William Gladstone ’55, Owner of Tri-City ValleyCats, Dies
William Gladstone ’55, 2017 Alumnus of the Year, died on April 30, 2020, at 88 from complications of COVID-19. Gladstone was Chairman and Principal Owner of Troy, N.Y.-based Minor League Baseball team Tri-City ValleyCats, the Class A affiliate of the Houston Astros, after a long career with Ernst & Young.
Born and raised in Brooklyn, Gladstone served a tour of duty with the U.S. Air Force as a Second Lieutenant during the Korean War and spent most of his business career at Arthur Young & Company. He played a key role in the firm’s merger with Ernst and Whinney and became Co-Chief Executive of Ernst and Young in 1989.
Gladstone and his partners purchased the Pittsfield Mets franchise in 1992, and, in 2002, he was instrumental in moving the team to Troy, N.Y., where it was renamed the Tri-City ValleyCats. He was elected to the board of directors for the National Baseball Hall of Fame and Museum in 1991 and was a member of Minor League Baseball’s Board of Trustees for 12 years, and he served on the board of directors and executive committee for the New York-Penn League. In 2015 he was crowned the “King of Baseball” by Minor League Baseball for his dedication and service to the sport.
In 2017, Gladstone was named an Alumnus of the Year at the annual Alumni Association Luncheon, where he spoke of the influence the Law School has had on his long career, both during his tenure at Ernst & Young and his post-retirement work in the world of baseball.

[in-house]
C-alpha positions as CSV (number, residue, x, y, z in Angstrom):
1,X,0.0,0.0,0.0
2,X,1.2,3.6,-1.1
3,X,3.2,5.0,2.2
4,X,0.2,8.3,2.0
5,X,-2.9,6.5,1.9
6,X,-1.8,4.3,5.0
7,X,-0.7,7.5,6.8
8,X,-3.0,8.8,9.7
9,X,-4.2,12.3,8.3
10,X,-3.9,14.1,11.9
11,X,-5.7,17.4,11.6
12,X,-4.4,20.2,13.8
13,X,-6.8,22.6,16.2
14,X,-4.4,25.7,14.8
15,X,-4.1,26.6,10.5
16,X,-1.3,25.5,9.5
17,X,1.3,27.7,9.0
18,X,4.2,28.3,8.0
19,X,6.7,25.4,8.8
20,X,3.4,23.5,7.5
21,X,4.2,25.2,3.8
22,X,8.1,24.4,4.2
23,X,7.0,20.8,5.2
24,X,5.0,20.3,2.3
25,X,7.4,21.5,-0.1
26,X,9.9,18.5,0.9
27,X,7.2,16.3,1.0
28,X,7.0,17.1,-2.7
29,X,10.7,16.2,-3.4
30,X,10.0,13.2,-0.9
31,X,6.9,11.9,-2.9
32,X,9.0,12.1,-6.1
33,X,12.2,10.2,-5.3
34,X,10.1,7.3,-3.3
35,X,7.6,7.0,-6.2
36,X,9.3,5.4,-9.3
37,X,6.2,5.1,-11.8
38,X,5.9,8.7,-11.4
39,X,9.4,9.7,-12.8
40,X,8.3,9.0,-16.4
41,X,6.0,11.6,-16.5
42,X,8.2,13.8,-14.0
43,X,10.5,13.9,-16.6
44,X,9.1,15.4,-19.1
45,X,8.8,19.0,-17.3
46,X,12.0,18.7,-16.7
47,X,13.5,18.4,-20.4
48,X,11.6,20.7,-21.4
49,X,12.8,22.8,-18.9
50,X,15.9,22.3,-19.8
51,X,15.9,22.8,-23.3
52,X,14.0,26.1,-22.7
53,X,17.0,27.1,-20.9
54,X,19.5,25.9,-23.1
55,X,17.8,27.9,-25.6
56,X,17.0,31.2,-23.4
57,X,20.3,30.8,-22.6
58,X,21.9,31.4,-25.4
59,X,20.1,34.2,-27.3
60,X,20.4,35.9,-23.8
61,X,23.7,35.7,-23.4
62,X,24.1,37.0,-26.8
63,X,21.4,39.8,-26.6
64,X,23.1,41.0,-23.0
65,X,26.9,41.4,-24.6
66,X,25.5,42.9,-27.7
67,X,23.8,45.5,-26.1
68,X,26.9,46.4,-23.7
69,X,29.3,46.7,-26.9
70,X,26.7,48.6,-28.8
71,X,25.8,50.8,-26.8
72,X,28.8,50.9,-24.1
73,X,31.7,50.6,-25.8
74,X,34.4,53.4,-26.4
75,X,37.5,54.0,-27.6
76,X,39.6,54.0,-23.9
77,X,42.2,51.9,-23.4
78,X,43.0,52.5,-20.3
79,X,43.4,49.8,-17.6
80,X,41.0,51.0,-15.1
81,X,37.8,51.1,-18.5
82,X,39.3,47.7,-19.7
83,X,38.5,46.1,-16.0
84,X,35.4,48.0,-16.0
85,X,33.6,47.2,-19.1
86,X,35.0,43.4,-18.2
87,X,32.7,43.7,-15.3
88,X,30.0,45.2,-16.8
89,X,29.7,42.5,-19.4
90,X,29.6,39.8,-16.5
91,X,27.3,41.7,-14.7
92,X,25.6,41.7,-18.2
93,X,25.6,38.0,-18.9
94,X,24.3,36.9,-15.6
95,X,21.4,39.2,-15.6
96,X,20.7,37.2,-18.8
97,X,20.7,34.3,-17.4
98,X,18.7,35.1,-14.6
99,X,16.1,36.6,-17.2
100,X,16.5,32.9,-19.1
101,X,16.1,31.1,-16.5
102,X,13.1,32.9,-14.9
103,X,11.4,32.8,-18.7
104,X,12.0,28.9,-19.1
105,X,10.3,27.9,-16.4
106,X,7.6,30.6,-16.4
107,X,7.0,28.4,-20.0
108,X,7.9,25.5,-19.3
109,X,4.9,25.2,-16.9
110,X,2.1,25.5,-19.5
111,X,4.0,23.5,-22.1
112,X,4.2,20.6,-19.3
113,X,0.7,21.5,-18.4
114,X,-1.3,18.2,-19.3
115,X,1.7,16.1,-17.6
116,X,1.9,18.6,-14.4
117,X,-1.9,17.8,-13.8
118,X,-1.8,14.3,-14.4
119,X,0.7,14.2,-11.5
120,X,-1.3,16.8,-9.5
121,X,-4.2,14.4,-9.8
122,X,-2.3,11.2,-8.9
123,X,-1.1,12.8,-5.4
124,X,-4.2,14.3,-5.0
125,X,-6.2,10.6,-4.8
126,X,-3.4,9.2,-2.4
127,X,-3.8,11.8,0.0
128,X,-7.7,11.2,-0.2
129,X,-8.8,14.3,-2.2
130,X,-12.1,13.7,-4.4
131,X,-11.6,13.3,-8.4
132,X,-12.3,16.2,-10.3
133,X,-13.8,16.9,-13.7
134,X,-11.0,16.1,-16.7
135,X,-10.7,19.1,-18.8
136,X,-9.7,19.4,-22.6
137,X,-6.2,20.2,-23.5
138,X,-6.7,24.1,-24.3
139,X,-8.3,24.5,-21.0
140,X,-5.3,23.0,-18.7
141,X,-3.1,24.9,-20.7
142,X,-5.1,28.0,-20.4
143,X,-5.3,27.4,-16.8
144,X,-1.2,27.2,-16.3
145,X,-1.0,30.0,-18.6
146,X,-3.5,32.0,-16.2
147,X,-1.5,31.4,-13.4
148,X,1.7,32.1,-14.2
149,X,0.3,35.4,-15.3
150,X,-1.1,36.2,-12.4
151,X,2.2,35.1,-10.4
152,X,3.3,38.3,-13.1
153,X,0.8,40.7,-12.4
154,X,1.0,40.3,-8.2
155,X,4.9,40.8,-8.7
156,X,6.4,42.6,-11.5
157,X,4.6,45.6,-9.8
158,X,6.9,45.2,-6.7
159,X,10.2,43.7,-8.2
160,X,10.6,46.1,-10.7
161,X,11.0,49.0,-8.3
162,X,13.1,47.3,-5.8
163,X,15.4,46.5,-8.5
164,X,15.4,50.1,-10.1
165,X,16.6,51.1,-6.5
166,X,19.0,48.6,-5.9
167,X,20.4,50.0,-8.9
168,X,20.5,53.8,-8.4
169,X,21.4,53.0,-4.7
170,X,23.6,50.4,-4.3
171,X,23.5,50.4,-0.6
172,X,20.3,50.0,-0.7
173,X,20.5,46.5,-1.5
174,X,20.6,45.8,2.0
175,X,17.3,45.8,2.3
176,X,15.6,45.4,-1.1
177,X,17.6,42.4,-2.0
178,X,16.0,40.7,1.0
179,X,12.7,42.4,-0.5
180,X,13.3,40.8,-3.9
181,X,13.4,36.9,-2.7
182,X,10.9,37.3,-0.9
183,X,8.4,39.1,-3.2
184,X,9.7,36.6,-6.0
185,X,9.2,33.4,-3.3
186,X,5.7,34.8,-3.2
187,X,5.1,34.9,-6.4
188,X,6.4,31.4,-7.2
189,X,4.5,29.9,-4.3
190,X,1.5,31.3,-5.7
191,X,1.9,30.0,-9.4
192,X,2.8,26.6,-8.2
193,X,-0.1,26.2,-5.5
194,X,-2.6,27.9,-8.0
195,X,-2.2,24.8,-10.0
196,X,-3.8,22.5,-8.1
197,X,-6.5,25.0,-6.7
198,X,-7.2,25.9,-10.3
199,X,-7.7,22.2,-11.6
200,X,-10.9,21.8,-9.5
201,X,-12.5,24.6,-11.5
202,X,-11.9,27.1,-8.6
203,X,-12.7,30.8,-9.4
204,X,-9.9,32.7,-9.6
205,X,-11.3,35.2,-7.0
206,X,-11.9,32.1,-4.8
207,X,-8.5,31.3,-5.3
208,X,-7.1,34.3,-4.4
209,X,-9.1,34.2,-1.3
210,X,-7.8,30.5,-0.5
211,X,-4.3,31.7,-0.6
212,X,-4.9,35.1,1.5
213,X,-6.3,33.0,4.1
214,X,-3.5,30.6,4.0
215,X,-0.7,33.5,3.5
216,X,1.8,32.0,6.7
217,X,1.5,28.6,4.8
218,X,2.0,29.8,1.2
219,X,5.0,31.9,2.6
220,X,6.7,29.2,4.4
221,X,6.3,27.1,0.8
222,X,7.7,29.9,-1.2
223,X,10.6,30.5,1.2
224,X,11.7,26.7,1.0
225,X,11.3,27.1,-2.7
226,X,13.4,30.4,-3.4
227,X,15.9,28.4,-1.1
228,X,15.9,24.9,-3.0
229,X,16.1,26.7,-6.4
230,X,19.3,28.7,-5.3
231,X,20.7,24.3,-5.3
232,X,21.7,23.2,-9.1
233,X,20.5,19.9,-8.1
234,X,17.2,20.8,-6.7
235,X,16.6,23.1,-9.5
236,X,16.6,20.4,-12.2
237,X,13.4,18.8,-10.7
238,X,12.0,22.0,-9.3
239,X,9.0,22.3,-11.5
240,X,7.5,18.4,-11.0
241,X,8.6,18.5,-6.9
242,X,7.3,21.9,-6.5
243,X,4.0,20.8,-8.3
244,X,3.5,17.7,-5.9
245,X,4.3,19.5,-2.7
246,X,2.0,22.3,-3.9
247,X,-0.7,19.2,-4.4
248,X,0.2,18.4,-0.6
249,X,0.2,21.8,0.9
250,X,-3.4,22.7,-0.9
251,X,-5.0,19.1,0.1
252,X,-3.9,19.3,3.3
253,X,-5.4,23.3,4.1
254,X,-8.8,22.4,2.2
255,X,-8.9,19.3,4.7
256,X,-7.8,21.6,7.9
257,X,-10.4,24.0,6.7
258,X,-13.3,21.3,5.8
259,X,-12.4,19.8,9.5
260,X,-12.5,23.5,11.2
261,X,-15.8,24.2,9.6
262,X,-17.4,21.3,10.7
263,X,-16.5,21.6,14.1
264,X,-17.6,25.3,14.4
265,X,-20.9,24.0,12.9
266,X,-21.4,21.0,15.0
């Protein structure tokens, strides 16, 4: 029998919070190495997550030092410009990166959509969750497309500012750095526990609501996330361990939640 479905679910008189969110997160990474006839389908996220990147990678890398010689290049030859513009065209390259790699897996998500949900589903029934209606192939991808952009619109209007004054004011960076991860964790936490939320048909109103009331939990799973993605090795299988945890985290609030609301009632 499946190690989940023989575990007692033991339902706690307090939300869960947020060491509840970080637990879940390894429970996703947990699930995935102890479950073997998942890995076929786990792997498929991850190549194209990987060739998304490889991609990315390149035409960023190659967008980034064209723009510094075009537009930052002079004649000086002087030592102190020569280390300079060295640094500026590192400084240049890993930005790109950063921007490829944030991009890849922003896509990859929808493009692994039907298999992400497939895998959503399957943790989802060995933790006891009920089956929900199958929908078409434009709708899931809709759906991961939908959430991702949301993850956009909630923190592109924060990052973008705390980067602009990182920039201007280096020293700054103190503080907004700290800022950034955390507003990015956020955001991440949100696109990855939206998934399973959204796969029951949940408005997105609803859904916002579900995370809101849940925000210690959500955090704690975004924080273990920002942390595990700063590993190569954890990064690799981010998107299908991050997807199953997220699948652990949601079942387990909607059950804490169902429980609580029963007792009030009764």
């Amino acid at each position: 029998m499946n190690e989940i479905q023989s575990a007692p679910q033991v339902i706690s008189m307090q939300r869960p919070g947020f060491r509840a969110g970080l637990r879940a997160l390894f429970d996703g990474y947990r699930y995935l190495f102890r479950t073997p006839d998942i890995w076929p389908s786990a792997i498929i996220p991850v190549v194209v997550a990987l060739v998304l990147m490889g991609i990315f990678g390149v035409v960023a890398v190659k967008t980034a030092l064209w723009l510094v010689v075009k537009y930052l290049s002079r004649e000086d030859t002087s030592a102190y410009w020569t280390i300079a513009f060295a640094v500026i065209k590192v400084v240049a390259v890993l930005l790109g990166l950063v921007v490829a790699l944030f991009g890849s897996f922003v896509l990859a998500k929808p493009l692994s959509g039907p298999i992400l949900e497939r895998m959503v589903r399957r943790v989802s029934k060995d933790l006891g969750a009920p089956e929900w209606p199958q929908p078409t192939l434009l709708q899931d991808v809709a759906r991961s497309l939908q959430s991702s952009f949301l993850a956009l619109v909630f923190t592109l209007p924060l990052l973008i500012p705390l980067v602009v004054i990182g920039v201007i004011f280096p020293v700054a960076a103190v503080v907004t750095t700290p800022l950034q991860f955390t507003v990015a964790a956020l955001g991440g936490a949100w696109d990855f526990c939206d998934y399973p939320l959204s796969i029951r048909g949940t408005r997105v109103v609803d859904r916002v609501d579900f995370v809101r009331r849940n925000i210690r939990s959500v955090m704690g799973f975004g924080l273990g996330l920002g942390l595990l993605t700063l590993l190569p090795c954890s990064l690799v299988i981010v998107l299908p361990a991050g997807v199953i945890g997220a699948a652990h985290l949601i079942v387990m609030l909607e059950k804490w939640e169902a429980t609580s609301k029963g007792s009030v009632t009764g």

“Being knowledgeable in various areas of the law is a great foundation for many business challenges you face after graduation,” he said. “My plans to practice law gradually changed as my career progressed, but what I learned at Brooklyn Law School and the discipline it encouraged remained very important for my career growth and success throughout 40 years.”
“Bill truly was one of the Law School’s most accomplished graduates. He succeeded brilliantly in sparkling careers as a top executive both in business and professional baseball,” said Nick Allard, professor of law and former dean of the Law School. “He was an iconic American original, and his passion for his family ran deep. I will always remember the magical summer evenings joining them at Cats games sitting with the King and Queen of Baseball behind home plate surrounded by family, friends, and fans. By any measure, Bill was an all-time home run leader.”
Gladstone is survived by his daughter, Susan, son, Doug, and his five grandchildren. He is predeceased by his wife of over 60 years, Millie, who died in 2018.
Read the Times-Union obituary.
View the Dean’s Luncheon conversation.